Today a past student asked me if becoming a mother had changed my views about what I teach.
I teach that gender is a regulatory fiction. Men and women are not naturally masculine or feminine, and people are not all necessarily or naturally heterosexual. In fact, men and women are more likely to not meet gender ideals and to have to put a lot of work into meeting them when they do, and human desire across history and culture has always been incredibly flexible and irrepressible. History shows that those folks who think that gender and sexuality are fixed, unchangeable and locked to biology, and that people naturally conform, are dead wrong.
In a world that I teach about, men and women could dress and walk as they choose, love whoever they want, and both participate in and destabilise what it means to be a man or a woman, regardless of their sex. They would be judged for being good persons, not for being man or woman enough for our expectations. We would get our priorities straight, love is love when it doesn’t hurt or abuse not when it happens between a man and a woman or within marriage or in order to make one person the head of the other and her children.
Have my views changed since I became a mother? Yes, I’ve become more committed. Either you understand and agree that everyone has a right to be whoever they are or you are more invested in upholding the rules that reward some and reject others because of who they are. You can’t be anti-racist and not also anti-sexist or anti-homophobic. Well, you can, but either you are against prejudice and discrimination for all, or you are not really against it at all. I know this isn’t always the popular position in a (religiously) conservative – and often hypocritical – world, but it’s what I teach and it’s what my past student was referring to.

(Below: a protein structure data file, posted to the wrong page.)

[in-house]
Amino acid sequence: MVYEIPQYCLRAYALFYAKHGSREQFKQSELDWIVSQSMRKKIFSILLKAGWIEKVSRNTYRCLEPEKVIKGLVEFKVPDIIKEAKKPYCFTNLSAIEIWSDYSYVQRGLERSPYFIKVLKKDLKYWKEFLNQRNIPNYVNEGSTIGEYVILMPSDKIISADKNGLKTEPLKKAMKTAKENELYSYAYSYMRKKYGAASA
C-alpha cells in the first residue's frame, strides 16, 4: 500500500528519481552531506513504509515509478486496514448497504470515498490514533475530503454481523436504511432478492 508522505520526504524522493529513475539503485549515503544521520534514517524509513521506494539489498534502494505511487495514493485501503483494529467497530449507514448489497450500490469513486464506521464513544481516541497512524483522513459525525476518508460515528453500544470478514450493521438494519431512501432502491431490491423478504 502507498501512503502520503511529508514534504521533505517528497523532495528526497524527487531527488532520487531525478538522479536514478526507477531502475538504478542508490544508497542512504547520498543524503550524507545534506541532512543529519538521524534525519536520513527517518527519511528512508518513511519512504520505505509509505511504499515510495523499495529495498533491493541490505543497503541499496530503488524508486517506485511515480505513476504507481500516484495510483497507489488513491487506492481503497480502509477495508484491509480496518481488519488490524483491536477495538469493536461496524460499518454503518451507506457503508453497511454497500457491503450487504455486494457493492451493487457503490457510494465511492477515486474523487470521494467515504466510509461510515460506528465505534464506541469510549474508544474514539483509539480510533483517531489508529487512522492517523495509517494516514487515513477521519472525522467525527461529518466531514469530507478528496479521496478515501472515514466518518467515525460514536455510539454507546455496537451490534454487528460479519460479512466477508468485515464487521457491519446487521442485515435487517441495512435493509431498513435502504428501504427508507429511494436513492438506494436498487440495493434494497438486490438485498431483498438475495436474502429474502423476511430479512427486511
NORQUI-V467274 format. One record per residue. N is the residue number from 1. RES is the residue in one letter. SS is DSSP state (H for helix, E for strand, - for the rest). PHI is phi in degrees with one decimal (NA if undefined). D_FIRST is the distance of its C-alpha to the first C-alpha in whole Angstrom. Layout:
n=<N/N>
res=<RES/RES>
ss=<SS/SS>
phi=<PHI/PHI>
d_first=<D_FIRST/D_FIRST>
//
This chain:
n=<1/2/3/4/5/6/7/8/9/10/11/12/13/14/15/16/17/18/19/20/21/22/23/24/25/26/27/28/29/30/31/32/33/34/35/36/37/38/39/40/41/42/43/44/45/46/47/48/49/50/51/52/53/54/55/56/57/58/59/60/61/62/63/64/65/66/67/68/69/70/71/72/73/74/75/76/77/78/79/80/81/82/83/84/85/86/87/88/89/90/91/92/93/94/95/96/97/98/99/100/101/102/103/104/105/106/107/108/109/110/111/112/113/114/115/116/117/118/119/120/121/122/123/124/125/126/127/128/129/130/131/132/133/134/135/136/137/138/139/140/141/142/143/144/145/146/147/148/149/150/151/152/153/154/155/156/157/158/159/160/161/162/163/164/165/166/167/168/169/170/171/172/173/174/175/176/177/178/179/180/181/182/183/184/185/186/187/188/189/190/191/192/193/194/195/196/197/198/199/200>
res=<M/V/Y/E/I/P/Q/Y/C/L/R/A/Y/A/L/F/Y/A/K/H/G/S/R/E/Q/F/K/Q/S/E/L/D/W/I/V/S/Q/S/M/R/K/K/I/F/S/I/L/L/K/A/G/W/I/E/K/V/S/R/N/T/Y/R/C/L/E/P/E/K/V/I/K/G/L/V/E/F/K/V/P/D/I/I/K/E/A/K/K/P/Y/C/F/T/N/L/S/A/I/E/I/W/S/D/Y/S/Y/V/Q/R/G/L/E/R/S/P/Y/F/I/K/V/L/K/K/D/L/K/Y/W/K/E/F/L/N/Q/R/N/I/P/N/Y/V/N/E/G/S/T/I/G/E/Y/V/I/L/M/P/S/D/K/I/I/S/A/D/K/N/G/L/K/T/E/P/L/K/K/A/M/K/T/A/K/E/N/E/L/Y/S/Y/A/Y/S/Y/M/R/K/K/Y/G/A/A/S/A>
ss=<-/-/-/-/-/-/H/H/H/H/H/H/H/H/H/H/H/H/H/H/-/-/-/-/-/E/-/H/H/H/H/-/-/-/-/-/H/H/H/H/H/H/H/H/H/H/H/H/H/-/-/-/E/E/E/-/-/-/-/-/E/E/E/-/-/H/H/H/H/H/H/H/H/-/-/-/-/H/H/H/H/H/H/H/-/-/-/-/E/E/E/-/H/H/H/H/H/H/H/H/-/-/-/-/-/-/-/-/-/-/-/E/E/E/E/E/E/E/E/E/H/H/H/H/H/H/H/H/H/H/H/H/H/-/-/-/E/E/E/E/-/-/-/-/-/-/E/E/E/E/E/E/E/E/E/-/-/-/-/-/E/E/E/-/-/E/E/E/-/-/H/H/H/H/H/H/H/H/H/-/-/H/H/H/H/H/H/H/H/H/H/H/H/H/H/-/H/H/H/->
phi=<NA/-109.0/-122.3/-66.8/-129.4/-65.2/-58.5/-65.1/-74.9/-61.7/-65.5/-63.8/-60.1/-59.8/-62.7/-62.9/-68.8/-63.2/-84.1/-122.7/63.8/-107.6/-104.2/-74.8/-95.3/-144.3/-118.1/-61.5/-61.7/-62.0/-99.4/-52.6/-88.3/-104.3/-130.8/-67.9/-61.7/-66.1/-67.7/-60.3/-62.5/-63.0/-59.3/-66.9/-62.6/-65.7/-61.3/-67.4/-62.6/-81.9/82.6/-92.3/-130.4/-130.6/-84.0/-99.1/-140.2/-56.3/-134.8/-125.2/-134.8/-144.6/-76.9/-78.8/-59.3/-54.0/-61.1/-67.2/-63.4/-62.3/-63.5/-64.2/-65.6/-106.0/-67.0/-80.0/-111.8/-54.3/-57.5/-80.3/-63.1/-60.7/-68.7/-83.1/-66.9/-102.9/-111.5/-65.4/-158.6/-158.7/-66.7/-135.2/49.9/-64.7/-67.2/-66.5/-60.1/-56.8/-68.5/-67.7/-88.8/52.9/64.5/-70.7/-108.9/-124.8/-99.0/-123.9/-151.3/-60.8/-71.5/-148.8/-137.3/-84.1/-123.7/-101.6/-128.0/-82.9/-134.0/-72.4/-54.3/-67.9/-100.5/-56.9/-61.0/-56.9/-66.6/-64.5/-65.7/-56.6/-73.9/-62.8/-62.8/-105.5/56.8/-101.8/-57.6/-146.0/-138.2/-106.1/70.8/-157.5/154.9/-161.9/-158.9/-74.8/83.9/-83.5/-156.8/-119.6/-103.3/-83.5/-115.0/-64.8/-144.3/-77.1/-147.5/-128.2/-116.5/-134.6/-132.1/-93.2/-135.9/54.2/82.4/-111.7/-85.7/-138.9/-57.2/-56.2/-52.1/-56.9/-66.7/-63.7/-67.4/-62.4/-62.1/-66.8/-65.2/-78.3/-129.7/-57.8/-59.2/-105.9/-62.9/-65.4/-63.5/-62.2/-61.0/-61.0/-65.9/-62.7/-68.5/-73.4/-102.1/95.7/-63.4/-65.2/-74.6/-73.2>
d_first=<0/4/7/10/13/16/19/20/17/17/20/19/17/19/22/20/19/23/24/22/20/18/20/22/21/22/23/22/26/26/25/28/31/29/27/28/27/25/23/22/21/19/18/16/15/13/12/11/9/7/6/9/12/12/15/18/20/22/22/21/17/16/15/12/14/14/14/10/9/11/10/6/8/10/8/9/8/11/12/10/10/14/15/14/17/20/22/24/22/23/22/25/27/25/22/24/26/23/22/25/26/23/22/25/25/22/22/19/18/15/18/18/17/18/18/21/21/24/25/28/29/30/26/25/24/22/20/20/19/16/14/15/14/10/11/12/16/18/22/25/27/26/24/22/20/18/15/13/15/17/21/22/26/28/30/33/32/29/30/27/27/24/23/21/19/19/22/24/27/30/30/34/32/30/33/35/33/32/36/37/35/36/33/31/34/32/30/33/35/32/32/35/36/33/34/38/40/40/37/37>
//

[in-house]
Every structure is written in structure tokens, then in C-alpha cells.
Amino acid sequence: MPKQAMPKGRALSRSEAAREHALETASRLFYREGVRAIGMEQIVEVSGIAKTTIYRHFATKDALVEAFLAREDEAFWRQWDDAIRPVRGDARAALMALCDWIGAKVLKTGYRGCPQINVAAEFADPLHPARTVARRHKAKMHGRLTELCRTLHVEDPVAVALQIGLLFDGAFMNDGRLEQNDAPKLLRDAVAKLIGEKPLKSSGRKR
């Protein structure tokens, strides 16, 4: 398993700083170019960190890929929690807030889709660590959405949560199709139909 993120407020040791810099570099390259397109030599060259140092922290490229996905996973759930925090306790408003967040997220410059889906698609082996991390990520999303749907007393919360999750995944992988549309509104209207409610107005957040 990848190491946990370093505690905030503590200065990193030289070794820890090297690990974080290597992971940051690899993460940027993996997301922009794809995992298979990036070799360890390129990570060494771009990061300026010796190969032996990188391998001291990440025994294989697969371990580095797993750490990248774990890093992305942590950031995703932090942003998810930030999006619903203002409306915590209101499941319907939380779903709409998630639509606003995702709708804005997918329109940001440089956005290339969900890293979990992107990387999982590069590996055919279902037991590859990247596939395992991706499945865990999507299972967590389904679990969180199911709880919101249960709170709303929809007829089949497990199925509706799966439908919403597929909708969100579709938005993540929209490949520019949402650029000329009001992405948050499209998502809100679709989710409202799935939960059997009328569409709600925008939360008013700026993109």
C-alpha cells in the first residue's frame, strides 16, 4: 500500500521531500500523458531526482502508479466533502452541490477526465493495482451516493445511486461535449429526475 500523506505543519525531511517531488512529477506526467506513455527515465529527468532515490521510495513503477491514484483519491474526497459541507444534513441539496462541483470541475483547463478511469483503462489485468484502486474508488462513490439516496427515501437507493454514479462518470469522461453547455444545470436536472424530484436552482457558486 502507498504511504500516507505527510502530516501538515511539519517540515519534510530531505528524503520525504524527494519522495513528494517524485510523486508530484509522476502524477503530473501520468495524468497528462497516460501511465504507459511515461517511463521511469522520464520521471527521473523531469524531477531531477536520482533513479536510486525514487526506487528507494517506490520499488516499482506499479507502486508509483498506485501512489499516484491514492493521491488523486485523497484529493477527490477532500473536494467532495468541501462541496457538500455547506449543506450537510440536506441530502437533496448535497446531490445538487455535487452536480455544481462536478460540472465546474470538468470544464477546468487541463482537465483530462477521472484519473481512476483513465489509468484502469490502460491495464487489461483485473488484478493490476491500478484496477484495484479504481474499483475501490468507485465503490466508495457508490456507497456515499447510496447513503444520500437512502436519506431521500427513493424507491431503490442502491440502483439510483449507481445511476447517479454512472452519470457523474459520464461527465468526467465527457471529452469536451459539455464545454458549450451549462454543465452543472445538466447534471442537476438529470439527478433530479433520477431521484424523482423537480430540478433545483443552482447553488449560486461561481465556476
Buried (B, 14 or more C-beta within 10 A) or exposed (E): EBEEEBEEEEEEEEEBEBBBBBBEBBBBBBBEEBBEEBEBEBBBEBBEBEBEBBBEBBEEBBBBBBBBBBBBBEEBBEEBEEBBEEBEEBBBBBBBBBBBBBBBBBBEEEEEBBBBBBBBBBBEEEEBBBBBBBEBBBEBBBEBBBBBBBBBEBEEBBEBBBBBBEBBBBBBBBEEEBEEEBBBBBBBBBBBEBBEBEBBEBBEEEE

What does all this mean for motherhood? If Ziya decides to be lesbian or bisexual or to remain unmarried or to not have children or to not conform to rules regarding femininity that she doesn’t consider just or true, I can only love her for who she is, and support and empower her in her struggle to be authentic to herself. I can only learn more and more from her analysis, courage and self-knowledge about what it takes to be truly human in a world that reduces us to and values us for our sex, gender and sexuality, rather than simply because we are.
Being a mother has strengthened my commitment to what I teach because my hope is that the transformations that social movements are seeking will be found, enabling her to love herself and simply be. Do I now think differently about what I teach? Absolutely, now I myself am learning what it all really means in relation to Zi.